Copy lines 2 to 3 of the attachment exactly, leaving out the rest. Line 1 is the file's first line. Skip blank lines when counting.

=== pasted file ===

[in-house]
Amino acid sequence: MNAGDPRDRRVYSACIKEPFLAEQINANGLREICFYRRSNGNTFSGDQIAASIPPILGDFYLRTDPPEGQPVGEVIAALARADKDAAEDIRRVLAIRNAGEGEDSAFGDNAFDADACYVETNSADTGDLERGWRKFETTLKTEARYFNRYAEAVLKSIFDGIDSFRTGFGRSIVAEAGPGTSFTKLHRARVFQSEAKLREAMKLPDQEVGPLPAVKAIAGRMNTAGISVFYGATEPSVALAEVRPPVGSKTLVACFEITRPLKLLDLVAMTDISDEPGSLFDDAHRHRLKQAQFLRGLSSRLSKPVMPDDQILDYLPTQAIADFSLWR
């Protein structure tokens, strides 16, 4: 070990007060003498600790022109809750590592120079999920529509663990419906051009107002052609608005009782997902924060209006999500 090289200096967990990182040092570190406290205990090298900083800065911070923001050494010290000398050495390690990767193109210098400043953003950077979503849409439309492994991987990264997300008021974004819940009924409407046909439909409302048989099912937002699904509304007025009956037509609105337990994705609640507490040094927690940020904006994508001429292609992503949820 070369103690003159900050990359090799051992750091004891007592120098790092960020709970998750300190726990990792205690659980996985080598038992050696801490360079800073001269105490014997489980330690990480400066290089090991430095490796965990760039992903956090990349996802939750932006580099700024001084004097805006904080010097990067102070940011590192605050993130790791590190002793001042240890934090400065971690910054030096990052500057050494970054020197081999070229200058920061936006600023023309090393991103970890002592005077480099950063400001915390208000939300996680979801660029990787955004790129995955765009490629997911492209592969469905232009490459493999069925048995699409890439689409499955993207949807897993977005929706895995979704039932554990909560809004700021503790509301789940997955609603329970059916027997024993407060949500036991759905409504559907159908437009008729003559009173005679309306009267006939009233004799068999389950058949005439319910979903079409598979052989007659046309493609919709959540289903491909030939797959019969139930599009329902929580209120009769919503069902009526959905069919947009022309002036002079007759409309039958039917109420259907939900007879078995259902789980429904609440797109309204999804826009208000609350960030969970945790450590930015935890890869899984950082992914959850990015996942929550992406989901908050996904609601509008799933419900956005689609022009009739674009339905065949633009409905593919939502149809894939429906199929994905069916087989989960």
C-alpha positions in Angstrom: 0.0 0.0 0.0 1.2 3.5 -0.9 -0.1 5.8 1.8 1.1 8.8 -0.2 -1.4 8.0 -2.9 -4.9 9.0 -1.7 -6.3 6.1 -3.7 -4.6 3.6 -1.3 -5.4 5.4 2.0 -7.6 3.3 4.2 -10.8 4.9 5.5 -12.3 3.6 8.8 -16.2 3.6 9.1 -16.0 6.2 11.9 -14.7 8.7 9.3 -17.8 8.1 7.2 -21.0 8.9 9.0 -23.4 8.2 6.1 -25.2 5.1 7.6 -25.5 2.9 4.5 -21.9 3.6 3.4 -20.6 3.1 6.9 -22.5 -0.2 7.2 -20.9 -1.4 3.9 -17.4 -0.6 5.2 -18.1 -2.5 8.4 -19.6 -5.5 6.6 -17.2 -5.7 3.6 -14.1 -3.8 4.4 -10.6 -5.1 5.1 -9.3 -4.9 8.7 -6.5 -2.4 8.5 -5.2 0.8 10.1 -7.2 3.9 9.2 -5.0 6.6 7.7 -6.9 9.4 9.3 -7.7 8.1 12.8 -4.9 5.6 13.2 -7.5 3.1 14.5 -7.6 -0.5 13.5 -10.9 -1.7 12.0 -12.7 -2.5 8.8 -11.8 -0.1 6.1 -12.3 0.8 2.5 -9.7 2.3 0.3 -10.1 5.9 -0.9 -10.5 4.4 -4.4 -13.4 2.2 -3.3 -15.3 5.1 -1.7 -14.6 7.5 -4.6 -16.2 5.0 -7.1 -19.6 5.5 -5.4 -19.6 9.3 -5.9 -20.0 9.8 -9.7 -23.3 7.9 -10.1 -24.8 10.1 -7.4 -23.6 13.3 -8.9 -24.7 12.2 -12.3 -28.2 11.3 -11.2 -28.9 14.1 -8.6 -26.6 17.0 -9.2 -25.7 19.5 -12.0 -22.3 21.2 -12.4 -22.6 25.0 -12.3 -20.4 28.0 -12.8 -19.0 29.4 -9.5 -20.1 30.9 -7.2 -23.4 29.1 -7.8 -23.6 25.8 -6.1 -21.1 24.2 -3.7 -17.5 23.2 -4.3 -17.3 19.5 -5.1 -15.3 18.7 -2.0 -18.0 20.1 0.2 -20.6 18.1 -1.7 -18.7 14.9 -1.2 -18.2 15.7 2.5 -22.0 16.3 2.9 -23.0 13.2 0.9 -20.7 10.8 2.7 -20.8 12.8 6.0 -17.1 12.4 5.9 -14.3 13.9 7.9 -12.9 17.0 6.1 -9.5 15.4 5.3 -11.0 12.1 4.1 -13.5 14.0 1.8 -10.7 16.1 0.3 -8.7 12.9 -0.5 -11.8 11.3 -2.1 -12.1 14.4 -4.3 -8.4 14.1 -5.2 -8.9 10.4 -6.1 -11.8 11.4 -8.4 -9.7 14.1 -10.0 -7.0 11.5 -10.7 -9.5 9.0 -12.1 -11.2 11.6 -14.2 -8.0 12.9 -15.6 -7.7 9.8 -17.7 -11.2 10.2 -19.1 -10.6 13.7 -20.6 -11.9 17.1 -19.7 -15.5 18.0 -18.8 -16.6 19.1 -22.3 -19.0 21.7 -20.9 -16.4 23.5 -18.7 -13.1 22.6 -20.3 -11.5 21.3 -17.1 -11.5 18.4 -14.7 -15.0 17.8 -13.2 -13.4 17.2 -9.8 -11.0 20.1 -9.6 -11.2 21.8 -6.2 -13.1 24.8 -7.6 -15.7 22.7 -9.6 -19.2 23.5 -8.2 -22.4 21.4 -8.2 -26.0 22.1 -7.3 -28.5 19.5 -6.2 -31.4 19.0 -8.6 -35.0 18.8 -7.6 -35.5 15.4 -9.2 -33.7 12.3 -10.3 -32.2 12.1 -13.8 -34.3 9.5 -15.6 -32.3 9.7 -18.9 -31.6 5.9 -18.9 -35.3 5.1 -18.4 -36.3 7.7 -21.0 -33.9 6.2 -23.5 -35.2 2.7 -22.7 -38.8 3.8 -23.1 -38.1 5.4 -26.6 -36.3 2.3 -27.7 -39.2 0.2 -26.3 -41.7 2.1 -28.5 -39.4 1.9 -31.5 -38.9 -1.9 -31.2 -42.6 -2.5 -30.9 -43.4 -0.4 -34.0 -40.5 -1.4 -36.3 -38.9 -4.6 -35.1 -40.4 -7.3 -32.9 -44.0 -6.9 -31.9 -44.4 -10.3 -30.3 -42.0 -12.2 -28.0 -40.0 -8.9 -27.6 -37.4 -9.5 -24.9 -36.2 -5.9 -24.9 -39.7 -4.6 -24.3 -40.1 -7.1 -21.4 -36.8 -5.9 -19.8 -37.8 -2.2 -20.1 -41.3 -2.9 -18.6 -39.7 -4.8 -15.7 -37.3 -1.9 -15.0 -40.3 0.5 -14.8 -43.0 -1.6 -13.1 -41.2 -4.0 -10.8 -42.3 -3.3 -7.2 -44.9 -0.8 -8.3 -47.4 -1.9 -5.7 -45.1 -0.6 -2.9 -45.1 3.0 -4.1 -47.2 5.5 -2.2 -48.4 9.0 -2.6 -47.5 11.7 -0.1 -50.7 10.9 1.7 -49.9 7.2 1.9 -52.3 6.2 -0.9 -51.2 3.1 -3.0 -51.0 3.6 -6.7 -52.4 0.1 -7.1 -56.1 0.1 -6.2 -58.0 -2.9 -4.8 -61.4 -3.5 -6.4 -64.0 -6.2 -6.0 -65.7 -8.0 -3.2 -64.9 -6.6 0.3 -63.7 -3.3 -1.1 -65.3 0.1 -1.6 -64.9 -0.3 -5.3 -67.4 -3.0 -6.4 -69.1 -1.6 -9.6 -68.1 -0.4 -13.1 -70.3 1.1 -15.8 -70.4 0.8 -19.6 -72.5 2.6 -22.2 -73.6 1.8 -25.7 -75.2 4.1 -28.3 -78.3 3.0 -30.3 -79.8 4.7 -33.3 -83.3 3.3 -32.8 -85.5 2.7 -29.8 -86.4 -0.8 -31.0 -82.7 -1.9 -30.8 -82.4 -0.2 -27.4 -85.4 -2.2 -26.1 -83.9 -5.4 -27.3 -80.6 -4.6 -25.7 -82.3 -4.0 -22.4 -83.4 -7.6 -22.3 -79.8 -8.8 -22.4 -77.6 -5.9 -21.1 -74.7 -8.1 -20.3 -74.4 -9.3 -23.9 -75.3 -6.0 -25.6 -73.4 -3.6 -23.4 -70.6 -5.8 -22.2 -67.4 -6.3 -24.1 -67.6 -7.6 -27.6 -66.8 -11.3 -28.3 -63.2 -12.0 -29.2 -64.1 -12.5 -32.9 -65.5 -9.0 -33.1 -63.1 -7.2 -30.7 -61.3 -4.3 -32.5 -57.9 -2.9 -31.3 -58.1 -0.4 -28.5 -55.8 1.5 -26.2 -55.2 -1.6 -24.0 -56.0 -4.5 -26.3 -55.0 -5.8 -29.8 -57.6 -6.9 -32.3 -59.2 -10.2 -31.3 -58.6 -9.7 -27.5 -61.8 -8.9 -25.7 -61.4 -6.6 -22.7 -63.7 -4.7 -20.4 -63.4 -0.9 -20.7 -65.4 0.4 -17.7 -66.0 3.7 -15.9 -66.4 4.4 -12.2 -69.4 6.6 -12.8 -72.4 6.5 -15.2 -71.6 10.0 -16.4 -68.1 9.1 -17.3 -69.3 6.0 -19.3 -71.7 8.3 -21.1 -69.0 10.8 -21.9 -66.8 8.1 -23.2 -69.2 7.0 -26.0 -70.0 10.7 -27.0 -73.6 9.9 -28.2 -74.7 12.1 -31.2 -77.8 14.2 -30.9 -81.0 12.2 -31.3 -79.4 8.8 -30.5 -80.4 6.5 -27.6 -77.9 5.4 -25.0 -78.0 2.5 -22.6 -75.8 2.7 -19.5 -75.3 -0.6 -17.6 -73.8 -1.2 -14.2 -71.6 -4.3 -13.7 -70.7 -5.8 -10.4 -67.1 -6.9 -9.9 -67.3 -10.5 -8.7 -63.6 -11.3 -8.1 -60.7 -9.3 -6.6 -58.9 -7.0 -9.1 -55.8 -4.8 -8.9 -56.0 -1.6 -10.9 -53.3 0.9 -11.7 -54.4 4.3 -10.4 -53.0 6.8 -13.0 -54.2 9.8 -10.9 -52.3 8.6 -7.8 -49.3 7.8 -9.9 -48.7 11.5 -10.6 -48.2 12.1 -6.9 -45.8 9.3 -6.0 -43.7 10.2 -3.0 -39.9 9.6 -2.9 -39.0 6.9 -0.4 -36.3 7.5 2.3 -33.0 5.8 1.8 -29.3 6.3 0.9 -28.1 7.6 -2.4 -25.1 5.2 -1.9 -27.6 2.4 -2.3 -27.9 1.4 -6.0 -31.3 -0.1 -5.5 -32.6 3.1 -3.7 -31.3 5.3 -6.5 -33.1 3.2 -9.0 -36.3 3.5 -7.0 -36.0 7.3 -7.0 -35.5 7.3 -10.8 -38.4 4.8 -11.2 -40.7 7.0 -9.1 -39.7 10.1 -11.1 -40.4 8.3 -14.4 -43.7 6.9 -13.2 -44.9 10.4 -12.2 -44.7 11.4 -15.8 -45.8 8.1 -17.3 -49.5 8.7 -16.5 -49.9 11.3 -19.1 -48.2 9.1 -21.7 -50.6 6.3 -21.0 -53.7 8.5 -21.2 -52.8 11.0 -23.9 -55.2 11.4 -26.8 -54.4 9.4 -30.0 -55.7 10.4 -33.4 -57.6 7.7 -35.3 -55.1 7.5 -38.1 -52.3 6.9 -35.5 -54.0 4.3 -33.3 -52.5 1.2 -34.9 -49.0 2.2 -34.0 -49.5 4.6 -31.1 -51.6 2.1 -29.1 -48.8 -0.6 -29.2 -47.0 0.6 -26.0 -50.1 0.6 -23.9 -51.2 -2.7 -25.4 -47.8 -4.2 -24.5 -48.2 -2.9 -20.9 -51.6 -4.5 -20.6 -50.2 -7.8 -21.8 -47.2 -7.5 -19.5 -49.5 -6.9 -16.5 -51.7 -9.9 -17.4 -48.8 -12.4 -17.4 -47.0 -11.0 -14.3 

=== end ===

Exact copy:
Amino acid sequence: MNAGDPRDRRVYSACIKEPFLAEQINANGLREICFYRRSNGNTFSGDQIAASIPPILGDFYLRTDPPEGQPVGEVIAALARADKDAAEDIRRVLAIRNAGEGEDSAFGDNAFDADACYVETNSADTGDLERGWRKFETTLKTEARYFNRYAEAVLKSIFDGIDSFRTGFGRSIVAEAGPGTSFTKLHRARVFQSEAKLREAMKLPDQEVGPLPAVKAIAGRMNTAGISVFYGATEPSVALAEVRPPVGSKTLVACFEITRPLKLLDLVAMTDISDEPGSLFDDAHRHRLKQAQFLRGLSSRLSKPVMPDDQILDYLPTQAIADFSLWR
């Protein structure tokens, strides 16, 4: 070990007060003498600790022109809750590592120079999920529509663990419906051009107002052609608005009782997902924060209006999500 090289200096967990990182040092570190406290205990090298900083800065911070923001050494010290000398050495390690990767193109210098400043953003950077979503849409439309492994991987990264997300008021974004819940009924409407046909439909409302048989099912937002699904509304007025009956037509609105337990994705609640507490040094927690940020904006994508001429292609992503949820 070369103690003159900050990359090799051992750091004891007592120098790092960020709970998750300190726990990792205690659980996985080598038992050696801490360079800073001269105490014997489980330690990480400066290089090991430095490796965990760039992903956090990349996802939750932006580099700024001084004097805006904080010097990067102070940011590192605050993130790791590190002793001042240890934090400065971690910054030096990052500057050494970054020197081999070229200058920061936006600023023309090393991103970890002592005077480099950063400001915390208000939300996680979801660029990787955004790129995955765009490629997911492209592969469905232009490459493999069925048995699409890439689409499955993207949807897993977005929706895995979704039932554990909560809004700021503790509301789940997955609603329970059916027997024993407060949500036991759905409504559907159908437009008729003559009173005679309306009267006939009233004799068999389950058949005439319910979903079409598979052989007659046309493609919709959540289903491909030939797959019969139930599009329902929580209120009769919503069902009526959905069919947009022309002036002079007759409309039958039917109420259907939900007879078995259902789980429904609440797109309204999804826009208000609350960030969970945790450590930015935890890869899984950082992914959850990015996942929550992406989901908050996904609601509008799933419900956005689609022009009739674009339905065949633009409905593919939502149809894939429906199929994905069916087989989960």